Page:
He is credited with helping to introduce the International style to San Diego and began designing in the Modernist style in the early 1950s. He designed several Modernist structures in La Jolla and participated in the design of airports, a naval base, hospitals and California First Bank buildings. Seven of Forester’s works are designated as historical resources by the San Diego Historical Resources Board.

While two board members said they were “on the fence” about whether the modifications were enough not to designate the Folsom Drive property, member and La Jolla resident Courtney Coyle said the signature openness was not lost.

“It’s at the top of that hill in that part of La Jolla and it seems to still ... have its connection to the sea through its views, so when you are in that property, you still have that openness,” she said.

Board member Todd Pitman said he is familiar with the architect’s work and said there was a “significant loss of integrity of that building” and that the addition to the frontage was “destructive.”

A motion to support the staff recommendation to designate the property passed 6-3.

Other designations

Two other properties in La Jolla were designated historic on the board’s consent agenda, without discussion or presentation.

The Louis and Frances Stroud/Thomas Shepherd residence at 211 Avenida Cortez in Lower Hermosa was designated under Criterion C, with a period of significance of 1948, and under Criterion D for its connection to architect Shepherd.

The Louis and Frances Stroud/Thomas Shepherd residence at 211 Avenida Cortez in Lower Hermosa.
(Courtesy)

According to a staff report, the house “embodies the distinctive characteristics through the retention of character defining features of the Custom Ranch style and retains a good level of architectural integrity from its period of significance.”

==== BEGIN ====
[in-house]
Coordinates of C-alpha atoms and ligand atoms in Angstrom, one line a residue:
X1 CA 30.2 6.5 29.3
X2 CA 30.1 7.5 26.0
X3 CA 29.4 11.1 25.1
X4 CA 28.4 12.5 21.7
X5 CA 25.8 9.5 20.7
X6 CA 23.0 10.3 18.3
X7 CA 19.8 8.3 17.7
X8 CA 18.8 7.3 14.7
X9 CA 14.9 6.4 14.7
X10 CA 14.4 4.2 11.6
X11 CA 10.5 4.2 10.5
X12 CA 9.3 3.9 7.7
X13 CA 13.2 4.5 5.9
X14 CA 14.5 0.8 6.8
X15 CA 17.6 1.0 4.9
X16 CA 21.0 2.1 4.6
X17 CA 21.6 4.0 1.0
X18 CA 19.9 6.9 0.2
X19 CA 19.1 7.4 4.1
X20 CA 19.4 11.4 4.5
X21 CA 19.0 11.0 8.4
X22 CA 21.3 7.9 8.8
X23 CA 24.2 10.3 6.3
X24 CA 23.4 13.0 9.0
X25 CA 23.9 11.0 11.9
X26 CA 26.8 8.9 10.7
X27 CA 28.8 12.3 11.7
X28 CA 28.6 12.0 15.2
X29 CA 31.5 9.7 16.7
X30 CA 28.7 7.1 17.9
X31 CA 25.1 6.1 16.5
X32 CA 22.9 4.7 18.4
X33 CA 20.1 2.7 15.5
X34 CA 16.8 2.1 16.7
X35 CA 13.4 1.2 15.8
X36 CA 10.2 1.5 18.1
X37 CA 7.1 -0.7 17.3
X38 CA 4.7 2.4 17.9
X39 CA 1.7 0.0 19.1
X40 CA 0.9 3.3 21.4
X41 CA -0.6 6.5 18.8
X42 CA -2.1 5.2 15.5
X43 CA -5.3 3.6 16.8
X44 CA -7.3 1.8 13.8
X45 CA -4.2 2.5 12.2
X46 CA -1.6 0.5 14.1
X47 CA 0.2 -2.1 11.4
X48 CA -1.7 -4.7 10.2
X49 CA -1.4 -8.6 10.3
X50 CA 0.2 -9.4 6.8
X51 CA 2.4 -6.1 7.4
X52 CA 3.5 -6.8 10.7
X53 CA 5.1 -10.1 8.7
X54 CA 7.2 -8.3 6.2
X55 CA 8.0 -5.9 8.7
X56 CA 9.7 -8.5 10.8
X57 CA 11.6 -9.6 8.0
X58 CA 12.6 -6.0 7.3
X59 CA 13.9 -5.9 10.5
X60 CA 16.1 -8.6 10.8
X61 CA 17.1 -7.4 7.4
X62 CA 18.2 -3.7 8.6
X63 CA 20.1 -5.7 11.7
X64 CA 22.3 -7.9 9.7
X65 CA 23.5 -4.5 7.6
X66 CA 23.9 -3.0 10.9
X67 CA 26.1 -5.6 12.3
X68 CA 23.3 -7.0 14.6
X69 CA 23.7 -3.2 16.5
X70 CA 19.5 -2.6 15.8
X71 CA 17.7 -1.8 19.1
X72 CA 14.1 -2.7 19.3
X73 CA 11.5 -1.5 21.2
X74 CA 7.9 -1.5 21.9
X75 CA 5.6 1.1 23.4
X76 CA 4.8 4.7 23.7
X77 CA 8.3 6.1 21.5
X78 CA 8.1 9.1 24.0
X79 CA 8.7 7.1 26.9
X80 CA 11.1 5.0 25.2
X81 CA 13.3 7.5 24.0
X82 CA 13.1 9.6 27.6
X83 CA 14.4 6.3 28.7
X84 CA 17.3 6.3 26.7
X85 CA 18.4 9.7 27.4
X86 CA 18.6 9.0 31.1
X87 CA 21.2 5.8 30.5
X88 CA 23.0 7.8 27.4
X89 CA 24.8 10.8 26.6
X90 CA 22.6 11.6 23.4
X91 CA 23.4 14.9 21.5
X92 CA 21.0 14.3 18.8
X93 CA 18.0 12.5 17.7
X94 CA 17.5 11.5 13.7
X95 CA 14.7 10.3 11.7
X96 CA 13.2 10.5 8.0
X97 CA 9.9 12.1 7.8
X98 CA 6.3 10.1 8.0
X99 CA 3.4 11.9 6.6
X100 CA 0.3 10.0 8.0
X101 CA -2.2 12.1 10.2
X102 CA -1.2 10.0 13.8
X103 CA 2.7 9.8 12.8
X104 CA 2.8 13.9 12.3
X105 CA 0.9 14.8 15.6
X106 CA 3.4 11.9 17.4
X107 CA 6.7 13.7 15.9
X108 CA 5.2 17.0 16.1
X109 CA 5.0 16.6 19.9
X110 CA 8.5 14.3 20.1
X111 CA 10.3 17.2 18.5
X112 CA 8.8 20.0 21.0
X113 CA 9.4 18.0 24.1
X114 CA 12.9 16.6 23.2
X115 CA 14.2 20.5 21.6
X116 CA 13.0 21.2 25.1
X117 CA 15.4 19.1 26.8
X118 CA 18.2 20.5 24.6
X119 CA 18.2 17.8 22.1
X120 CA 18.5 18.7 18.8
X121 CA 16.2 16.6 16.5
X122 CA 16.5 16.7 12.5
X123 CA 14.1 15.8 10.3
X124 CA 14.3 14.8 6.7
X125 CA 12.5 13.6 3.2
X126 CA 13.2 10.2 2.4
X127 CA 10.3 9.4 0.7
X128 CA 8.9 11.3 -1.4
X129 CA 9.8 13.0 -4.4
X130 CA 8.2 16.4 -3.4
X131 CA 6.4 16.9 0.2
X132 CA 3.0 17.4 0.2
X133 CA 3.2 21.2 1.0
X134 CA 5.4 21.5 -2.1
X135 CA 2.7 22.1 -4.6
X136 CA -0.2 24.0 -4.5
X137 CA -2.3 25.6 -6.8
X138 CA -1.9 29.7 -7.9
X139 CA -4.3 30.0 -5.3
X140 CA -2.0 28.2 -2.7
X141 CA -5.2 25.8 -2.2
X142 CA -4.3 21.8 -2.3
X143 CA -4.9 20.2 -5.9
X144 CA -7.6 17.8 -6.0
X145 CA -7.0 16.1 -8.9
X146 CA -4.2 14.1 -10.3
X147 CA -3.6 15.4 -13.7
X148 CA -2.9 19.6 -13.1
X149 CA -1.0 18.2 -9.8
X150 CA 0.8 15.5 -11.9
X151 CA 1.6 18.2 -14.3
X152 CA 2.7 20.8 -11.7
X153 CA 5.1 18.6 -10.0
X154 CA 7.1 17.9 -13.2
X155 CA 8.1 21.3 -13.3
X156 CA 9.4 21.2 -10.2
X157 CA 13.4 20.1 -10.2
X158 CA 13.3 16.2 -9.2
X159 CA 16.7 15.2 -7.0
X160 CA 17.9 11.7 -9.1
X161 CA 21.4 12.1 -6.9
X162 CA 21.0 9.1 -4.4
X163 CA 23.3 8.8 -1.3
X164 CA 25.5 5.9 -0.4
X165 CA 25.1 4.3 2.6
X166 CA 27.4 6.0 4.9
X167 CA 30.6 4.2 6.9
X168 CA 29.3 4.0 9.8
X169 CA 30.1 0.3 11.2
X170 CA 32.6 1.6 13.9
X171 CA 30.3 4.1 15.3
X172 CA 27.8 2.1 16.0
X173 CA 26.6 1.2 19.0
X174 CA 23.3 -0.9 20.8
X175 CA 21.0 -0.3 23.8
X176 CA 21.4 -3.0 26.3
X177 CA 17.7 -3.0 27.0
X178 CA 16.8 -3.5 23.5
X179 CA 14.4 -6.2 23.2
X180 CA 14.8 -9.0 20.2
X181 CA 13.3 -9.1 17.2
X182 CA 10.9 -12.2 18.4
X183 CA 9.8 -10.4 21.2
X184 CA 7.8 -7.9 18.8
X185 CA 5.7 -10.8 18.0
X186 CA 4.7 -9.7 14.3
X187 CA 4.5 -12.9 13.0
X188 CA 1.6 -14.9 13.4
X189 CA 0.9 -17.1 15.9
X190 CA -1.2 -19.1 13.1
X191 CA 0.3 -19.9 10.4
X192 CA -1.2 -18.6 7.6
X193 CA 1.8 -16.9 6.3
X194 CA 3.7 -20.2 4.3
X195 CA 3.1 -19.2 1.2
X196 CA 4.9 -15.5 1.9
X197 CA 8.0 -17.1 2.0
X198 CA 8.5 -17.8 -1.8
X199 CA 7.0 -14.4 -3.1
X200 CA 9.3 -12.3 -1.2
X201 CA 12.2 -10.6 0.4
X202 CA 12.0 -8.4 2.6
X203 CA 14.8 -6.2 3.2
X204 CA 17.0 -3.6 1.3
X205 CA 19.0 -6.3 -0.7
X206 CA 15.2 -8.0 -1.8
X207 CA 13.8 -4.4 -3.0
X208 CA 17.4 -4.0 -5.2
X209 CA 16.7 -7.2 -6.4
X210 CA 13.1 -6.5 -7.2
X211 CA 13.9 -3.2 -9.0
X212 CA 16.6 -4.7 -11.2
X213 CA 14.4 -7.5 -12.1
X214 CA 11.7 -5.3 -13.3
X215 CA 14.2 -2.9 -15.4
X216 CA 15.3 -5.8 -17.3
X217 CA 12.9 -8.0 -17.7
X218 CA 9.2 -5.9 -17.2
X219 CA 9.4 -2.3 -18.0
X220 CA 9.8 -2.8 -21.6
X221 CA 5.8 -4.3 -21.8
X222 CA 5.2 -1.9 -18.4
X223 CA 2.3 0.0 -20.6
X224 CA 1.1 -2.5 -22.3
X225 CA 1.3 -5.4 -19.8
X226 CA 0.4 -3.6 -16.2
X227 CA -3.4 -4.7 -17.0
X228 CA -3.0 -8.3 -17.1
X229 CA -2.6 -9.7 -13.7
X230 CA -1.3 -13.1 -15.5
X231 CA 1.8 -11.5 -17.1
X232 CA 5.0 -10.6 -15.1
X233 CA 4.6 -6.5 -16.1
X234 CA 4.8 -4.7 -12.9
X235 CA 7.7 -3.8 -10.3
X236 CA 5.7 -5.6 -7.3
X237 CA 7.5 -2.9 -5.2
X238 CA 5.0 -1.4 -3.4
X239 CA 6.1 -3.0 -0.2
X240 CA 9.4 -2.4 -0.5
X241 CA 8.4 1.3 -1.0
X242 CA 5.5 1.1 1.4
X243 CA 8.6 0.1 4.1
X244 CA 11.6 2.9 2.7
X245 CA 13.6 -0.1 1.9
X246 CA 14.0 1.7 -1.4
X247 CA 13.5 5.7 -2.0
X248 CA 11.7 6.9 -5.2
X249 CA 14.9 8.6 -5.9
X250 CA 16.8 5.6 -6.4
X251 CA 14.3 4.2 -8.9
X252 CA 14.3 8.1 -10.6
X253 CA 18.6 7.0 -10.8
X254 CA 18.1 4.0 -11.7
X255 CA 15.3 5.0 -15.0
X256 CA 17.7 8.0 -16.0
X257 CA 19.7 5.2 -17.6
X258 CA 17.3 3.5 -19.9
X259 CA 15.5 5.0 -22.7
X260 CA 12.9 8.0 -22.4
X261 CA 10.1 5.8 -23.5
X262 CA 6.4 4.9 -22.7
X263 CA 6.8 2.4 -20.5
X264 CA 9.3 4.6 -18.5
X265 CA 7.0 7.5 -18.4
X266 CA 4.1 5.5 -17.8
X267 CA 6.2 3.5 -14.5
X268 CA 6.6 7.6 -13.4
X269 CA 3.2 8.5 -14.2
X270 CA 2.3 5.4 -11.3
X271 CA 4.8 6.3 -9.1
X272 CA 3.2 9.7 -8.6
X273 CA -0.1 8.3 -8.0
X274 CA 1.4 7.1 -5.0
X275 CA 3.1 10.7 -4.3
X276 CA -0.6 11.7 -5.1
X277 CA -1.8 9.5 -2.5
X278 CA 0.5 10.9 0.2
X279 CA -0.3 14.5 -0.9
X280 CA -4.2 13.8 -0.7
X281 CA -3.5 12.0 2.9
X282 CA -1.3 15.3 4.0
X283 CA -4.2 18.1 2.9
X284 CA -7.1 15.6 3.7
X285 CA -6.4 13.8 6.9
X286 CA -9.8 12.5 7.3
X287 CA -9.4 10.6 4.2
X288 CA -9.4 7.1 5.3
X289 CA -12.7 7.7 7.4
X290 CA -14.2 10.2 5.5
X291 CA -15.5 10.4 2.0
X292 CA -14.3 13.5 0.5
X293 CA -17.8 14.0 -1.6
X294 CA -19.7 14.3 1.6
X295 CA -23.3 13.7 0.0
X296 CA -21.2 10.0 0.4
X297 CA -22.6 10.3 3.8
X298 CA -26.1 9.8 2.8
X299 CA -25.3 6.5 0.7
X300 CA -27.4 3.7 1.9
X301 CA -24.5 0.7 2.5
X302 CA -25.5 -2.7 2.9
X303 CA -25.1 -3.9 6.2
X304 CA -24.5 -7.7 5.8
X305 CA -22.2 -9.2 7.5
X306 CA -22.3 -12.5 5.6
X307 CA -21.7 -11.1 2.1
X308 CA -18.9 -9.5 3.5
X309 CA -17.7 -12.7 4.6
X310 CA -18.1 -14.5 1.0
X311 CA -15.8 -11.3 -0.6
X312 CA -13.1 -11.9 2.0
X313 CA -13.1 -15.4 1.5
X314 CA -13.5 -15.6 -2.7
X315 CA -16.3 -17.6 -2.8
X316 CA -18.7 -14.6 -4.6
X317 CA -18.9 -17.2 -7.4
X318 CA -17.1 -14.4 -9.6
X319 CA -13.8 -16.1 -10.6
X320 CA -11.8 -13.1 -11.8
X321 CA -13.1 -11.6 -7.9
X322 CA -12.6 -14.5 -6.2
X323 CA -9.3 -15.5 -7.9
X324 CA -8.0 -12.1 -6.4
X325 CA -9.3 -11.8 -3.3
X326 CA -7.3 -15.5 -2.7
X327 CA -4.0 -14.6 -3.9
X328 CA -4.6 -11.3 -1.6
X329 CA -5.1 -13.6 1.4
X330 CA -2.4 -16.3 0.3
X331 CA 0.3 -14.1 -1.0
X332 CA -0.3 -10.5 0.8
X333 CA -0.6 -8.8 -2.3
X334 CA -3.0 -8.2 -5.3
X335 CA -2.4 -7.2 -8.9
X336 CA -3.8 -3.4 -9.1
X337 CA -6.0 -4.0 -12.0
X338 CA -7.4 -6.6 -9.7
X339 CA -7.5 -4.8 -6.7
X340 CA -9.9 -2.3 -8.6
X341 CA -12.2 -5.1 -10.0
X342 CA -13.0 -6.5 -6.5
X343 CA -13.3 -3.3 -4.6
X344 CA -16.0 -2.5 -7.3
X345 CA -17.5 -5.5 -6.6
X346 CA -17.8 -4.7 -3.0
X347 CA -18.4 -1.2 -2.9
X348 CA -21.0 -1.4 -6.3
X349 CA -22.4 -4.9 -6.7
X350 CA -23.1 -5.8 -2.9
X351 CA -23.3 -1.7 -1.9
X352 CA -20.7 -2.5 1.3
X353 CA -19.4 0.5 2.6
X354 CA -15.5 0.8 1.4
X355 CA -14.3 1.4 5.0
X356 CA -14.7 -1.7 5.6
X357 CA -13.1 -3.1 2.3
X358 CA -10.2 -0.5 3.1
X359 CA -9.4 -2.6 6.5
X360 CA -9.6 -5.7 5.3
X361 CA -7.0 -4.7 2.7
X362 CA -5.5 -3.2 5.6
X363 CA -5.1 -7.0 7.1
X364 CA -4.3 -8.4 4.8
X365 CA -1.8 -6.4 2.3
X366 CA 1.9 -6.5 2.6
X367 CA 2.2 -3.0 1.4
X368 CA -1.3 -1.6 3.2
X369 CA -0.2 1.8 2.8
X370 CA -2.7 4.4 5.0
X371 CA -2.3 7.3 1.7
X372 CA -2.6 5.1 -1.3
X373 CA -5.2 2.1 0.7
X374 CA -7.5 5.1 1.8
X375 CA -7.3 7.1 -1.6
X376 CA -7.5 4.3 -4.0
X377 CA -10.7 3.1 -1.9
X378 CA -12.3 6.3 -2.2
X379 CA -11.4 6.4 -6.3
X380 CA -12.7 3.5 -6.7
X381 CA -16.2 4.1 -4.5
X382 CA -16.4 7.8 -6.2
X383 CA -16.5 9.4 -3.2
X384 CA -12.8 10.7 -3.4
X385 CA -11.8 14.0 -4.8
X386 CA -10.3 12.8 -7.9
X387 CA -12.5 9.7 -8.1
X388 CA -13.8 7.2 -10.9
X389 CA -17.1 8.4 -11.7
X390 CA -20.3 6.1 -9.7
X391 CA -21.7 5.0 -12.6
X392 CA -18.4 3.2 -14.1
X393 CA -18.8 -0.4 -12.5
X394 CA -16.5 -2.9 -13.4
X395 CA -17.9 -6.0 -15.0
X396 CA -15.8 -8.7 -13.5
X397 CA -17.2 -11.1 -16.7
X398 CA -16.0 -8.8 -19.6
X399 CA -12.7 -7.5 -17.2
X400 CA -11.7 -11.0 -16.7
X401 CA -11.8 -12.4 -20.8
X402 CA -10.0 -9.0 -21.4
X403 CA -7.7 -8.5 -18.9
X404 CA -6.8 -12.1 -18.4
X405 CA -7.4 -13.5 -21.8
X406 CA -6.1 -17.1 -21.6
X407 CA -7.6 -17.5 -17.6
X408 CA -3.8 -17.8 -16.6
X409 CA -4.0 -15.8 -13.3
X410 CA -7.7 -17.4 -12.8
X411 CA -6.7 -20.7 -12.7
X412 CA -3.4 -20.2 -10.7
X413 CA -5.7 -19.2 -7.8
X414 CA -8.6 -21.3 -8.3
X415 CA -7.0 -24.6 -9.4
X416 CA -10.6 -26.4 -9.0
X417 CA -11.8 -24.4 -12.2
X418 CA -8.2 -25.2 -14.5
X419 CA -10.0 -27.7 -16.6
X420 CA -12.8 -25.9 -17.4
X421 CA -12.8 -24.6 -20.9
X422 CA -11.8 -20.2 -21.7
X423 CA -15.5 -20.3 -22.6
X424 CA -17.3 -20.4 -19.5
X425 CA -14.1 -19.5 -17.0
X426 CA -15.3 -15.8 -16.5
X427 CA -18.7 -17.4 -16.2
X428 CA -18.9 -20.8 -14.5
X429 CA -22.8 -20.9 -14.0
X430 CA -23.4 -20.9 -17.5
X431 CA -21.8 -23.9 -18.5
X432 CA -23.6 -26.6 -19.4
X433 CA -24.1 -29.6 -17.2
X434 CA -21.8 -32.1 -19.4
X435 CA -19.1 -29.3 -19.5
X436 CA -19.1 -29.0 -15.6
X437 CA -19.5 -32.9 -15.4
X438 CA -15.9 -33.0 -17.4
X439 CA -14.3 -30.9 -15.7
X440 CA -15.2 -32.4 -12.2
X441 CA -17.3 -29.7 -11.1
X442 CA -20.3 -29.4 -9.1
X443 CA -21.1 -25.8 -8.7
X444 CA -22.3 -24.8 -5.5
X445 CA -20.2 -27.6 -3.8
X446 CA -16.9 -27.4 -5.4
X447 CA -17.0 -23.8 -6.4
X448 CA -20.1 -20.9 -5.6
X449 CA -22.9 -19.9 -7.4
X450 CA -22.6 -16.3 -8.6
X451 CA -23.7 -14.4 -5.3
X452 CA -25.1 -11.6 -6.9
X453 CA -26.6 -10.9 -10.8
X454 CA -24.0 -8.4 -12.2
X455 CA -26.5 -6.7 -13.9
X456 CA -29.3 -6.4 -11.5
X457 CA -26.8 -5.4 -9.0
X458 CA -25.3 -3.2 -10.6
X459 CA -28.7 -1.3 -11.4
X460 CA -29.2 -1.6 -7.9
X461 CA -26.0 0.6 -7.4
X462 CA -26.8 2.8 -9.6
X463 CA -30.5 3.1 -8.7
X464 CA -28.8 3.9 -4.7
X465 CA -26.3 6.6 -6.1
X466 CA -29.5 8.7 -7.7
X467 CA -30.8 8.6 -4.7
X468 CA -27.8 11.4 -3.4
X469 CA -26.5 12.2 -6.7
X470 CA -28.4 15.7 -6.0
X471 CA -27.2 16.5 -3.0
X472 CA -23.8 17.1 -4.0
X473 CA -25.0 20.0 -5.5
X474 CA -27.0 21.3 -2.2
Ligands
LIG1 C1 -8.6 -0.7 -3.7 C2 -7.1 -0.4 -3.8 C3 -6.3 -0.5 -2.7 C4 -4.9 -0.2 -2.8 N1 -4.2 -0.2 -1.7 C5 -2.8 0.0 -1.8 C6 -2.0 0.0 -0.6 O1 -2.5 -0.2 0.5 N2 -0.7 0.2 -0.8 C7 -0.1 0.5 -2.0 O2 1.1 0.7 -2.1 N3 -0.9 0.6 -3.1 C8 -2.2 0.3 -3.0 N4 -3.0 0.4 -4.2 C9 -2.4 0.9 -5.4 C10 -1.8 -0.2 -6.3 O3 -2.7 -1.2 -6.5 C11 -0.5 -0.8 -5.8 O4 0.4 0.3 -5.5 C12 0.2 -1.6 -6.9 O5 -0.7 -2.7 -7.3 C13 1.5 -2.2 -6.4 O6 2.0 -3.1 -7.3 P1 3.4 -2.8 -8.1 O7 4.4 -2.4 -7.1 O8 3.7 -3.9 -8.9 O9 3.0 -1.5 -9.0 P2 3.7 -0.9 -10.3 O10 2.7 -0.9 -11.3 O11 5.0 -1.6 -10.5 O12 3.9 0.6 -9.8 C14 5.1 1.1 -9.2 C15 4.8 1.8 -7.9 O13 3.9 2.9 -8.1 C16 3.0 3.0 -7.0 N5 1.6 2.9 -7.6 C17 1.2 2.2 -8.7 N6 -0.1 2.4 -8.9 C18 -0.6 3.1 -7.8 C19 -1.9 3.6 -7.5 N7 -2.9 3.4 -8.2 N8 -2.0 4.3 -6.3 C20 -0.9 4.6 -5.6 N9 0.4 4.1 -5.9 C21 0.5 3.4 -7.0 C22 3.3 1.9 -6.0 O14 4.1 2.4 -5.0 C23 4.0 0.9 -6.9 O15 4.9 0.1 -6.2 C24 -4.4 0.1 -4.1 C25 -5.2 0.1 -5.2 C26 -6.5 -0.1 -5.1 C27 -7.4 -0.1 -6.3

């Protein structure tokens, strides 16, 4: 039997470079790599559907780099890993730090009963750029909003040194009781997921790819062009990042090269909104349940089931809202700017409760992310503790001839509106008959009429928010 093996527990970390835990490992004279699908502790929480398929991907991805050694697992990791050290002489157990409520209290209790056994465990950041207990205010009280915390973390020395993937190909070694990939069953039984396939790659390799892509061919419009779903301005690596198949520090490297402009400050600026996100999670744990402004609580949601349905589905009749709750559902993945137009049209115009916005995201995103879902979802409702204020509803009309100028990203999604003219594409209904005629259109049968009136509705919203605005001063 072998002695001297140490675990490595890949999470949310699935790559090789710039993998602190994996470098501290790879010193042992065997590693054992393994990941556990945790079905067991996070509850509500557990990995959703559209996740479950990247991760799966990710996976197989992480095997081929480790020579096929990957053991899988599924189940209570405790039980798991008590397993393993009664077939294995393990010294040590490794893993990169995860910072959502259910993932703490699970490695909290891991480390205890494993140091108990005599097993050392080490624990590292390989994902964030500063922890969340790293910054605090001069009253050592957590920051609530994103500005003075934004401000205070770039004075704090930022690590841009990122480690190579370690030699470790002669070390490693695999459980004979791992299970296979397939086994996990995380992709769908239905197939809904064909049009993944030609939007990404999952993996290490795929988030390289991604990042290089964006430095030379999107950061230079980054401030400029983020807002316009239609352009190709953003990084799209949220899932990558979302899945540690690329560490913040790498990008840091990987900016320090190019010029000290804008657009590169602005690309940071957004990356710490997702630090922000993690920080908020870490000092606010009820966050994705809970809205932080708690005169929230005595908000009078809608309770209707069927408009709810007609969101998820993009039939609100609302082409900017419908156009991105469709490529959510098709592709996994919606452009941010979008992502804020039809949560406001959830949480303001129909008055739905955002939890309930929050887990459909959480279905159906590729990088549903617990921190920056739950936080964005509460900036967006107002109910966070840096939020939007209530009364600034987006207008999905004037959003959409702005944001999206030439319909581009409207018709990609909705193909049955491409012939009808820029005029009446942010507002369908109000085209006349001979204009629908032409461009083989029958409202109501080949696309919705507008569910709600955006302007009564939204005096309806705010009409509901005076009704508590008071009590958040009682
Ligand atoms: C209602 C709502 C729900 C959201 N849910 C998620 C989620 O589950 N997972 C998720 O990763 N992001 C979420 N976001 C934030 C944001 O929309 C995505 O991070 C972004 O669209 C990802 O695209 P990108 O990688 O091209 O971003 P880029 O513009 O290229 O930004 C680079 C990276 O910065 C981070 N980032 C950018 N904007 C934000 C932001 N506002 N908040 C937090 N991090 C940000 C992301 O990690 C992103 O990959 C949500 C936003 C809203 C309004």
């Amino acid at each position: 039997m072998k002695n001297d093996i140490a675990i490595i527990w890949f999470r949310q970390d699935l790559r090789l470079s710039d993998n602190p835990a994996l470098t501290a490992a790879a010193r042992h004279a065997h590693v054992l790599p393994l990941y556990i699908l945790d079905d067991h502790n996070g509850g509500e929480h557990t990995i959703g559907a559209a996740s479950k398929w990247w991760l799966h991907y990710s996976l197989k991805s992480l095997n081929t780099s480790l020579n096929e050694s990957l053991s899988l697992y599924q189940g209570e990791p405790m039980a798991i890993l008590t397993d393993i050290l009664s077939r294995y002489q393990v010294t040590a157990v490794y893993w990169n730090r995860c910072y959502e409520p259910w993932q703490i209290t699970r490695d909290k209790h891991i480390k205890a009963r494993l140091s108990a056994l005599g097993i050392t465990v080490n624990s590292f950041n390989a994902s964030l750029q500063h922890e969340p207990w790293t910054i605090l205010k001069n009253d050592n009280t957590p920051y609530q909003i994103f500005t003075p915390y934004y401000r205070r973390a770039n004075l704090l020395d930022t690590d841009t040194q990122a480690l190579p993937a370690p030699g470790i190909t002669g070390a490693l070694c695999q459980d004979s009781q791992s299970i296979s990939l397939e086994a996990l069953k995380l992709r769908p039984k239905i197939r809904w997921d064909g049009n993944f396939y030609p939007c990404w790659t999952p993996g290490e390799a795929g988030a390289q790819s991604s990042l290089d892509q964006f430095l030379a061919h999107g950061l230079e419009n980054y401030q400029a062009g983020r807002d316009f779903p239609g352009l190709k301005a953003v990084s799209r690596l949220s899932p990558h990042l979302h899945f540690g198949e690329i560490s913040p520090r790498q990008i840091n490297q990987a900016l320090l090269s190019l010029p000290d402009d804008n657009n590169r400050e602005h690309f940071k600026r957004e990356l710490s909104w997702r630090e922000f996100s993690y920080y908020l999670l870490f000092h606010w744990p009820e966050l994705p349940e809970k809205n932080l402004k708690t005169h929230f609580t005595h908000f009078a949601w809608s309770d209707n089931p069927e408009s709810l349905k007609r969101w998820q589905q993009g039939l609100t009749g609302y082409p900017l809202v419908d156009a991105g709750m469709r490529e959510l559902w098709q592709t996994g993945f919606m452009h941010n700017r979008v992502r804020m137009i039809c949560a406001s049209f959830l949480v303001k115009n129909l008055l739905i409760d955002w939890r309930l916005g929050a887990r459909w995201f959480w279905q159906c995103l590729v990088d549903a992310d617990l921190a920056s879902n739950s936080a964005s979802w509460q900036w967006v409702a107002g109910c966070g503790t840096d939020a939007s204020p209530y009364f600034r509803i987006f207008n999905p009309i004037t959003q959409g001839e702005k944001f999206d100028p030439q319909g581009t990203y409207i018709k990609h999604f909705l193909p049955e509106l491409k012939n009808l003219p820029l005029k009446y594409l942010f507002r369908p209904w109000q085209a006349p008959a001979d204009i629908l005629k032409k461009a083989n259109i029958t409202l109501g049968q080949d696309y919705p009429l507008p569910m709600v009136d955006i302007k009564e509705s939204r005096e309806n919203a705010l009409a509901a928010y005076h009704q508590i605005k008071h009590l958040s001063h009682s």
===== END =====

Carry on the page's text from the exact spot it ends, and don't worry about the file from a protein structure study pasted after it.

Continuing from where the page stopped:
Further, the property is “representative of a notable work of master architect [Shepherd] … because it marks a shift from his use of European-inspired designs to the popular Custom Ranch style.”

The Oswald and Gladys Trenchard/Cliff May house at 6126 Avenida Cresta in Lower Hermosa was designated under Criterion C, with a period of significance of 1936 to 1985, and under Criterion D for its connection to master architect May. The only modification to the designation was to add the military rank of colonel to the property’s name in recognition of Oswald Trenchard’s service. It will be designated under the title “Col. OHB and Gladys Trenchard/Cliff May House.”

The Col. OHB and Gladys Trenchard/Cliff May house at 6126 Avenida Cresta in Lower Hermosa.
The Col. OHB and Gladys Trenchard/Cliff May house at 6126 Avenida Cresta in Lower Hermosa.
(Courtesy)

According to a staff report, the house is in the Spanish Colonial Revival/California Hacienda style and features a “U-shaped plan form; fully enclosed central courtyard; low-pitched gable and hipped roof sheathed in irregularly laid red clay tile; wide eaves that are open with exposed rafter tails; fixed wood shutters grills; tile vents; carved wooden gates and door; wood windows and a stucco exterior.”

It also is considered a “well-executed” example of May’s integration of indoor/outdoor living in the Spanish Colonial Revival/ California Hacienda style. ◆